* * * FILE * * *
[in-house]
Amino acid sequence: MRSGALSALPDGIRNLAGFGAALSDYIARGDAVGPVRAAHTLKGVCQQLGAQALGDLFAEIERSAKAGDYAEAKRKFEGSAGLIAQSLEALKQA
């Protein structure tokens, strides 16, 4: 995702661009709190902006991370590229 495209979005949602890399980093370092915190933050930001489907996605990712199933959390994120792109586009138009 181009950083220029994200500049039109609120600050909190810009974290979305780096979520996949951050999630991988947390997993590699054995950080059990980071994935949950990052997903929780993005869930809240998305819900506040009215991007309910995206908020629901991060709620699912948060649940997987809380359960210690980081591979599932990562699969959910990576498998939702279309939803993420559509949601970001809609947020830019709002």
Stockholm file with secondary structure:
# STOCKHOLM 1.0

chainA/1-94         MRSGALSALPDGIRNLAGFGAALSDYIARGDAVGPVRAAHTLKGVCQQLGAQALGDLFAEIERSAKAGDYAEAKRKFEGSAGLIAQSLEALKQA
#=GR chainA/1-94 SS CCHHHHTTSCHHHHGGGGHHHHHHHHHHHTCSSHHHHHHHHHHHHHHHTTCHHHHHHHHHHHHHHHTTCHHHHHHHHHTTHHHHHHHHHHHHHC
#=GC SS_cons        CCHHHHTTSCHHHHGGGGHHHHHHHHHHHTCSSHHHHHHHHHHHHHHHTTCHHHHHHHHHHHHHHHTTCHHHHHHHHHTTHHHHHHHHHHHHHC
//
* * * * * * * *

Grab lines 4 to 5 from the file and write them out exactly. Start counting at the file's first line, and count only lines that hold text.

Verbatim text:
Stockholm file with secondary structure:
# STOCKHOLM 1.0